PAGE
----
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Cheeseless! March 14, 2012

My daughter turned 3 months old a few days ago! I was concerned that my little one seemed to be fighting the techniques we were taught in speech therapy, so I took her to our hospital sponsored breastfeeding group to see the lactation consultant and weigh her before and after a feeding to test her intake. I was shocked and excited when the lactation consultant said she had a much better (wider) latch and she drank 3.6 ounces – her highest measured amount in her life – since she started with about 0.25 ounce this improvement is unreal! She also weighed in at 10 pounds 2 ounces – up 10 ounces in 1 month, lower than our LC would like to see – but, a gain none the less! Our LC noticed my daughter’s red eyes, splotchy skin, “junky” breathing, and green mucusy stool, and said she believes the lack of weight gain now is most likely to malabsorption caused by allergies – she suspects a dairy allergy. I have to admit, it is frustrating when each time we correct a problem, another is uncovered . . . but, thankfully, she seems to do better with each correction and each issue is less severe than the one before. I hope soon this will all be behind us! But, for now . . . I am left cheeseless!

  My 10lb 2oz 3 month old – she’s still itty bitty, but, that doesn’t stop her from having belly rolls…and going swimming!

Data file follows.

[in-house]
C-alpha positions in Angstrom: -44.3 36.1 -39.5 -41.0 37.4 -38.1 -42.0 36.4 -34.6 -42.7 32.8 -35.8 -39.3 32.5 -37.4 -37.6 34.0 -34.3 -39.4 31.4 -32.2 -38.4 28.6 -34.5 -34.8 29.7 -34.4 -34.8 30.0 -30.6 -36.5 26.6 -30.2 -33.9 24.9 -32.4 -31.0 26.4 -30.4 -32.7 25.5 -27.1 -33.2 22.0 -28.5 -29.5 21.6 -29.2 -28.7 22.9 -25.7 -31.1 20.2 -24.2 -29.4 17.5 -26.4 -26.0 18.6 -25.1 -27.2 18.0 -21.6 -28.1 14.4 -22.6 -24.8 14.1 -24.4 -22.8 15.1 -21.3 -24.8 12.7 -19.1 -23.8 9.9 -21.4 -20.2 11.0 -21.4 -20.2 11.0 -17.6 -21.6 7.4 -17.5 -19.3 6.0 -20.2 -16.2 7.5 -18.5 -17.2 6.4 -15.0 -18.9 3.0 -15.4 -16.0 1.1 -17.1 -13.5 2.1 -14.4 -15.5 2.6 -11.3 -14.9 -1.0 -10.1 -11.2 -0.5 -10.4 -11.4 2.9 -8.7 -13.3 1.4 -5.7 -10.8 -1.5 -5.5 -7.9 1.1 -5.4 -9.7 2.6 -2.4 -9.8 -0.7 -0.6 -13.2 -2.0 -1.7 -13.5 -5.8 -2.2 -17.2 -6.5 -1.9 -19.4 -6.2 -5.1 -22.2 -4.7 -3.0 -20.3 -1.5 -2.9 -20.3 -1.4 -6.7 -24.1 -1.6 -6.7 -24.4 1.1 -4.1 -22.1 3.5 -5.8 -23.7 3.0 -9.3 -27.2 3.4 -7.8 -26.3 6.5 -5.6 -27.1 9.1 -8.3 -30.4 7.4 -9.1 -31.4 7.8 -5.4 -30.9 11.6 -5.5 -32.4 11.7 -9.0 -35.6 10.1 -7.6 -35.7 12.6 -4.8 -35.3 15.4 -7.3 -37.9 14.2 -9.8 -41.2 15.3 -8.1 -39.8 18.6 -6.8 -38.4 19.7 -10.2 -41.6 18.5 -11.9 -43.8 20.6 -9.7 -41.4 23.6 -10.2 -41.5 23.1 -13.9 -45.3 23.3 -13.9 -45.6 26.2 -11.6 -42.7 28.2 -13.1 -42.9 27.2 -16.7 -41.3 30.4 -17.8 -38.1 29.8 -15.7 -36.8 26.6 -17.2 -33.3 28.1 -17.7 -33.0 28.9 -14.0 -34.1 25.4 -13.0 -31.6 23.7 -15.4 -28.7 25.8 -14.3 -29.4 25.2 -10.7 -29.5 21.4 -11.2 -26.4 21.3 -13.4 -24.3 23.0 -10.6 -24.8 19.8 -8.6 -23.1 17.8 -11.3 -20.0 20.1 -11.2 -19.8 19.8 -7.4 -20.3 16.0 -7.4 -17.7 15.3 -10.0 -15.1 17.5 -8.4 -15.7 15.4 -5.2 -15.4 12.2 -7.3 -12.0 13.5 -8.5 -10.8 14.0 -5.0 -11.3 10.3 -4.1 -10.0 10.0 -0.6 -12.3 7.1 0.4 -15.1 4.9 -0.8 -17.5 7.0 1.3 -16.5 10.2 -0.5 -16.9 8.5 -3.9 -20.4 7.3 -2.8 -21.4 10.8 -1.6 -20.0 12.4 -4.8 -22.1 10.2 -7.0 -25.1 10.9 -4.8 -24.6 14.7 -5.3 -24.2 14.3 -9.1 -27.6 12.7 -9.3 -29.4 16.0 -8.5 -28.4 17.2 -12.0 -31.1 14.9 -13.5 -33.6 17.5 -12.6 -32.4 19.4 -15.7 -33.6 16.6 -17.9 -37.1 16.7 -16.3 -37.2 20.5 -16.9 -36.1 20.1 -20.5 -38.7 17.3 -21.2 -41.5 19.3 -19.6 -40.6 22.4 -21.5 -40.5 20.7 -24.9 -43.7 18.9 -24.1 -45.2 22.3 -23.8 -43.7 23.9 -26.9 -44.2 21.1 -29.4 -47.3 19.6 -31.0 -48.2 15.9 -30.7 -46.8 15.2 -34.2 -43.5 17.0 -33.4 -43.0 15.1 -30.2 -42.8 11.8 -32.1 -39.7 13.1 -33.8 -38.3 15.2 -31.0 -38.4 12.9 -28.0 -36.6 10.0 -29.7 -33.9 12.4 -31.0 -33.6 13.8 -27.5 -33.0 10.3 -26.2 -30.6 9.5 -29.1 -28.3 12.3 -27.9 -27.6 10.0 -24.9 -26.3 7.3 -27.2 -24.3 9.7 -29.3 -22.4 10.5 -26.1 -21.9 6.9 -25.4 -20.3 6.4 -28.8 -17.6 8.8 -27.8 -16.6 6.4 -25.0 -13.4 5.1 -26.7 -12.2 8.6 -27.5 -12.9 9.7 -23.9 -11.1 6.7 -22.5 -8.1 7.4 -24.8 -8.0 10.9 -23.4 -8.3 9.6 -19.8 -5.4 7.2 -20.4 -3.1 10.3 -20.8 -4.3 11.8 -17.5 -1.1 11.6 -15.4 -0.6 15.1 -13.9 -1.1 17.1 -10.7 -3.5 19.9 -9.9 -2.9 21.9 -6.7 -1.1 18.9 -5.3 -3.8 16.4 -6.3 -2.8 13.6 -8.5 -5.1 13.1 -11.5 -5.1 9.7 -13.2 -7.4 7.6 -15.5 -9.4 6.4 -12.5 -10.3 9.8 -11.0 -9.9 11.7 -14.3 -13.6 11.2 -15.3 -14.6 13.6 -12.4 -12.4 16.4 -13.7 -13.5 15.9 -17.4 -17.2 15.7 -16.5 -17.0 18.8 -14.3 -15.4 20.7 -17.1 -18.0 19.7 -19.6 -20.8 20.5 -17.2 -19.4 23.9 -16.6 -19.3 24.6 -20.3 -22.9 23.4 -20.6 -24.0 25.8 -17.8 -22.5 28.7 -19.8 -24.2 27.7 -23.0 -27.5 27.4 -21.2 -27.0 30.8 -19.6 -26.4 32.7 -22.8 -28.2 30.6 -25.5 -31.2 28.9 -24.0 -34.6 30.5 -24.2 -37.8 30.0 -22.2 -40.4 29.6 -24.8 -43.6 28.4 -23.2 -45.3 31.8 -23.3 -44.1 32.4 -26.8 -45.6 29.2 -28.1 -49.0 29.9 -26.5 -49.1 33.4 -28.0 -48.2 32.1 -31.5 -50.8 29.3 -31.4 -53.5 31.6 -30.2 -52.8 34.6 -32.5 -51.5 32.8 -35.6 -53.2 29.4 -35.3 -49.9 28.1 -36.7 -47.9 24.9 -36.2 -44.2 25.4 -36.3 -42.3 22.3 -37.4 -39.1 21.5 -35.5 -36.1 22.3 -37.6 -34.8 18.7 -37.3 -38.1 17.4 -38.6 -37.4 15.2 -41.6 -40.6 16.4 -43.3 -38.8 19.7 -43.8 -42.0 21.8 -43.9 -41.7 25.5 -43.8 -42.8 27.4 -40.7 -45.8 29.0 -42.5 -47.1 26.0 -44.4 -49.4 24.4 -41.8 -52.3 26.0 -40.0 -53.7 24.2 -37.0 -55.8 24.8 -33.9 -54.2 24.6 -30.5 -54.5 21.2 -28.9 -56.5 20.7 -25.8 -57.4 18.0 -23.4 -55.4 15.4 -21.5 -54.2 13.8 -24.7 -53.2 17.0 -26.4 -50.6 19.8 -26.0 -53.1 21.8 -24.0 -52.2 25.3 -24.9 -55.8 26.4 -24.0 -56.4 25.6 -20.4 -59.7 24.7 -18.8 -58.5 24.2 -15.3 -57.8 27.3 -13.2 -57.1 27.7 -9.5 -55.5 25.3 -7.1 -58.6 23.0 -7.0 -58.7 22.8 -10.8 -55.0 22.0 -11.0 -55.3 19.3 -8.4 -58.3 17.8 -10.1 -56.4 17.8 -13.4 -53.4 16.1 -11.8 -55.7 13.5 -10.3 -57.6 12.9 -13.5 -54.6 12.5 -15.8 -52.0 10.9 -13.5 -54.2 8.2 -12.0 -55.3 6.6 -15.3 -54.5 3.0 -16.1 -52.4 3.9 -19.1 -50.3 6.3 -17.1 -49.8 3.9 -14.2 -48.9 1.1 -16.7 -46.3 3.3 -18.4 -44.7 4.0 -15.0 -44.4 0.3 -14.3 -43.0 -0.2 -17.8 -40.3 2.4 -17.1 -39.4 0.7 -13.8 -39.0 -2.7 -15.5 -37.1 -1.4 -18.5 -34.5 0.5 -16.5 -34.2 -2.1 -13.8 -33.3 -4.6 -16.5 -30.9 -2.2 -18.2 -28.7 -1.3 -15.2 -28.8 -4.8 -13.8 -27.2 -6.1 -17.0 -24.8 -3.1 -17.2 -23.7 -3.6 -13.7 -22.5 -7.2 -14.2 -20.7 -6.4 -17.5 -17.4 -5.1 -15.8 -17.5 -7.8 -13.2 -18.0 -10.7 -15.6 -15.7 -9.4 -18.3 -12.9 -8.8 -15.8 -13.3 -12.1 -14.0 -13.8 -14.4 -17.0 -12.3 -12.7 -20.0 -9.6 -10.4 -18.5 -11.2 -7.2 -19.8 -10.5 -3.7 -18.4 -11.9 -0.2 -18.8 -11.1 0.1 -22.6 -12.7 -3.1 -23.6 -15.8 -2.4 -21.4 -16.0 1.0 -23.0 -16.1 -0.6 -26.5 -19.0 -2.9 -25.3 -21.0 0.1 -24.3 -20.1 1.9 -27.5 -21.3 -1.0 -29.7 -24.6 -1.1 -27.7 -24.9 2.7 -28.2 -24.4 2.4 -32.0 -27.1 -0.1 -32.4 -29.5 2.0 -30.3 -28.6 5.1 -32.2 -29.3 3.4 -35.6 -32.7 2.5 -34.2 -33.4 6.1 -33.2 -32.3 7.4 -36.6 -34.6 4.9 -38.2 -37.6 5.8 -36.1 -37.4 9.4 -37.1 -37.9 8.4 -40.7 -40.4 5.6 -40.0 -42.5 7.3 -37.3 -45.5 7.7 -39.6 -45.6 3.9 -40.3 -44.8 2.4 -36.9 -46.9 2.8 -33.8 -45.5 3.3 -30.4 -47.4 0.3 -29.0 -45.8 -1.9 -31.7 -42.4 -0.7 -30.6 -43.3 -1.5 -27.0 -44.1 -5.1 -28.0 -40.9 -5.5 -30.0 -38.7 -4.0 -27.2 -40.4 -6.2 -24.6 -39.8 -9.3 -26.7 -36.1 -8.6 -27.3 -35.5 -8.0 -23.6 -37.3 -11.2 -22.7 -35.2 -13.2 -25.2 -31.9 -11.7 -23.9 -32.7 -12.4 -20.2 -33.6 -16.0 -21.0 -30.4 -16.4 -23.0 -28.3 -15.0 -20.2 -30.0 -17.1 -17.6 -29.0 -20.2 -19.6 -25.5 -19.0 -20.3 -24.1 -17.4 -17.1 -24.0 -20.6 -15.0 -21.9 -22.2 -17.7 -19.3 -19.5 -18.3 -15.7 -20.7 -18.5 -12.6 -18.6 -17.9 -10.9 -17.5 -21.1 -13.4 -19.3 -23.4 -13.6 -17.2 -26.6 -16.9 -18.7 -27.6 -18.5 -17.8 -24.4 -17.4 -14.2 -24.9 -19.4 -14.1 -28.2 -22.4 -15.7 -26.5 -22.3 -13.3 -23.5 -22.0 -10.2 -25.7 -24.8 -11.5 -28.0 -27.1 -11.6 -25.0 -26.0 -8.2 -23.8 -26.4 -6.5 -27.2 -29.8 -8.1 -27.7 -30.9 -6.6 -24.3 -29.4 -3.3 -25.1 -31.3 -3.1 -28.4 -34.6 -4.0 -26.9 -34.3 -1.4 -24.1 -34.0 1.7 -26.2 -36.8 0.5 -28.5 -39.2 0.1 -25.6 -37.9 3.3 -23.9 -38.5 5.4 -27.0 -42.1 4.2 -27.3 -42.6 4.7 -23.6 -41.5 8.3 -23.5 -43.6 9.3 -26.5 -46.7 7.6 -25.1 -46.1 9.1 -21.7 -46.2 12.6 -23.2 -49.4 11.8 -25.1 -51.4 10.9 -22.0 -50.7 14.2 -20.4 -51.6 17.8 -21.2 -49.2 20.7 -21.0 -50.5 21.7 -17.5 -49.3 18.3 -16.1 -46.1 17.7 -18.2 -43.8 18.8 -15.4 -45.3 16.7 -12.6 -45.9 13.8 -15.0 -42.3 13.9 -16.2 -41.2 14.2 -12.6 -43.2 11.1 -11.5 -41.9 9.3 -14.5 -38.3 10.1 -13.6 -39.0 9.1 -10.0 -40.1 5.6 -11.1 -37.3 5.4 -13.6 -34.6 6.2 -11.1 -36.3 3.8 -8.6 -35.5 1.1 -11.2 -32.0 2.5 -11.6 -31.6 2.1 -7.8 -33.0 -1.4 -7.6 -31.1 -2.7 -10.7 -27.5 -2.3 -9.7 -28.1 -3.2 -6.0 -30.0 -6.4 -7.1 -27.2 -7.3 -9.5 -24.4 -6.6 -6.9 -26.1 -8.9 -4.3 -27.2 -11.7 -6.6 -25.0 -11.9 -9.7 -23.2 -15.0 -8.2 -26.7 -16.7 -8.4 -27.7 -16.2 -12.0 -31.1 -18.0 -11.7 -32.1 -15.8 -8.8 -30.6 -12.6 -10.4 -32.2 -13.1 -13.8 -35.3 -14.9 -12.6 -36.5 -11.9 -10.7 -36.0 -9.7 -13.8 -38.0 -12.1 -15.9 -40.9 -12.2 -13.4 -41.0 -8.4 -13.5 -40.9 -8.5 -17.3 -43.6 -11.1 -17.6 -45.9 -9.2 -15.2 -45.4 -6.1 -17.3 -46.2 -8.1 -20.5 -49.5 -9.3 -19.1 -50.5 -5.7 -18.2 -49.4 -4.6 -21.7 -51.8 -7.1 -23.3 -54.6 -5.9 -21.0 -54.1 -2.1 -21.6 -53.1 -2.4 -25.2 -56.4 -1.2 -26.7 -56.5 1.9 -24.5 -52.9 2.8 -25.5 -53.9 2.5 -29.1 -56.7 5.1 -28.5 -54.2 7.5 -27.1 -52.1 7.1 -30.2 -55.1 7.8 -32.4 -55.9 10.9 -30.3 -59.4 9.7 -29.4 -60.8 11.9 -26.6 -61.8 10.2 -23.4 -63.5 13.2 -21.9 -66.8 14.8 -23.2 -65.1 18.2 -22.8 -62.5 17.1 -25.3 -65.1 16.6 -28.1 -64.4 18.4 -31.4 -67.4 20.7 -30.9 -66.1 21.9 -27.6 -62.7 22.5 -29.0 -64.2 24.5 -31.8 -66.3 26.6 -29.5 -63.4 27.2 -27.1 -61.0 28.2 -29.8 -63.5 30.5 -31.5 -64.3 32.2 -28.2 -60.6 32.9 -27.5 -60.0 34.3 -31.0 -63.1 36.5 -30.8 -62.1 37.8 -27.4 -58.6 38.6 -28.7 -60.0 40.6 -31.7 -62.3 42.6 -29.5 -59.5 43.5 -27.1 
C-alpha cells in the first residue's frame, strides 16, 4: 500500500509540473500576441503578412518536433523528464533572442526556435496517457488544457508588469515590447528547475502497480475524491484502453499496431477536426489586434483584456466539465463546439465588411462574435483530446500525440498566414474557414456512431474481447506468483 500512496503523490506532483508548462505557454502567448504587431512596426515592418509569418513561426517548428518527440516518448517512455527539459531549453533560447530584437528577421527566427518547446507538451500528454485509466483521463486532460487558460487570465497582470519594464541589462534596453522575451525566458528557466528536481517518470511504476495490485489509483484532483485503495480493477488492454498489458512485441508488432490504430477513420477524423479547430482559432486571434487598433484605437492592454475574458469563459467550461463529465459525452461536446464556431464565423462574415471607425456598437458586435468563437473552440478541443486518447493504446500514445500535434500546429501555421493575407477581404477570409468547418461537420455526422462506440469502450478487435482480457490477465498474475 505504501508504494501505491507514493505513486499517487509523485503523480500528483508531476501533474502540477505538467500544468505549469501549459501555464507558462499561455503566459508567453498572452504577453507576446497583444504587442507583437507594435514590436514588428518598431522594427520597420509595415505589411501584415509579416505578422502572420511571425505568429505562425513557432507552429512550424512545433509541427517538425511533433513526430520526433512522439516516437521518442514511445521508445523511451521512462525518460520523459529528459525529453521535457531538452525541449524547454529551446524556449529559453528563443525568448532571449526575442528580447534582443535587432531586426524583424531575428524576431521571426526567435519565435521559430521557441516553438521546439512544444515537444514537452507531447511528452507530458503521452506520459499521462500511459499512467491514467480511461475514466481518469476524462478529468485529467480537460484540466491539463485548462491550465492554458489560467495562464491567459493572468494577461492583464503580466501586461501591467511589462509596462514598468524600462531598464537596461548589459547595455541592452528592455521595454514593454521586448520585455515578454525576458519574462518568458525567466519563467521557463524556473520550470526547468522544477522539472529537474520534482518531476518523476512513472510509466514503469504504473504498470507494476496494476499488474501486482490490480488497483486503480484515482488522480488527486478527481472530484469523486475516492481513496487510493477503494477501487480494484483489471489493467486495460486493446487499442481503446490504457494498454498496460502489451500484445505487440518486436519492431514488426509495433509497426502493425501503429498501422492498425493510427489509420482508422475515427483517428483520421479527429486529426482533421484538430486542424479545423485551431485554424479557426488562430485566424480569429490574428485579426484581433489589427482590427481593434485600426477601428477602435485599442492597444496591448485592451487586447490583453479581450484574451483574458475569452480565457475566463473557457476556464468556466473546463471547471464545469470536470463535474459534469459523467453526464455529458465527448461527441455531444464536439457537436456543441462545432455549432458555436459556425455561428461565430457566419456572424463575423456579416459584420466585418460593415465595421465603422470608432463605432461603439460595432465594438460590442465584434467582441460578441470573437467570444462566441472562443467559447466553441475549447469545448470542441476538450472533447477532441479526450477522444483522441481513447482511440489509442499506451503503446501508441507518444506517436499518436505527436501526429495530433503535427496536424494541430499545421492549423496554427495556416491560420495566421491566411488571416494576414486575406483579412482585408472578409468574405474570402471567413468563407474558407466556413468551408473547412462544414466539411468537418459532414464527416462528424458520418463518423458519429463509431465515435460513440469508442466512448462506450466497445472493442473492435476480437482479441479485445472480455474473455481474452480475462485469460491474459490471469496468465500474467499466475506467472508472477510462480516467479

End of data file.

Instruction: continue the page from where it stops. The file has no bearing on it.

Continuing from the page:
Suck/Swallow Therapy March 3, 2012

Revising my daughter’s posterior tongue tie helped so much, she went from removing around 1/4 ounce of breastmilk to removing about 2 1/2 ounces. Still, she seemed to constantly break suction while nursing. I chose to revise her upper lip tie as well, she can now flange her lips more and she no longer has a painful looking mark on her lip after nursing; unfortunately it did not solve the problem with poor suction.

We had already seen a speech-language pathologist through our county’s “Birth to Five” early intervention program, and she had helped us some, but, seemed to think my baby was nursing well enough and we opted out of the program. Our lactation consultant (IBCLC)recommended a specific team of speech-language pathologists that specialize in infant sucking and swallowing issues and work in the NICU where I delivered. I had low expectations, but, the IBCLCs I have been working with have given me great advice so far, so I made the appointment.

My daughter (12 weeks old now) had her first appointment with the new speech-language pathologists yesterday, they were AMAZING! They did the most thorough oral examination of anyone so far, and were able to see that my baby has a perfect range of motion and a perfect latch, but, they noticed when she breaks suction (and slides further towards the tip of the nipple, not having enough areola in her mouth) that she also retracts her tongue. She is nursing like she is still tongue-tied! What amazed me, is that they went on to suggest some techniques (the main one being to provide cheek/jaw support, which also encourages her tongue to come forward and in turn results in stronger suction). We will work with her during bottle and breastfeeding both (as I suspected she “nurses” the same way regardless if it is bottle or breast) for two weeks, and then we will see the speech pathologists again . . . they seem optimistic that my little one will be much improved by then, but, if not they will keep working with us.

I just cannot believe throughout this journey how many different types of professionals can help so much! I only wish the information and resources were more readily available.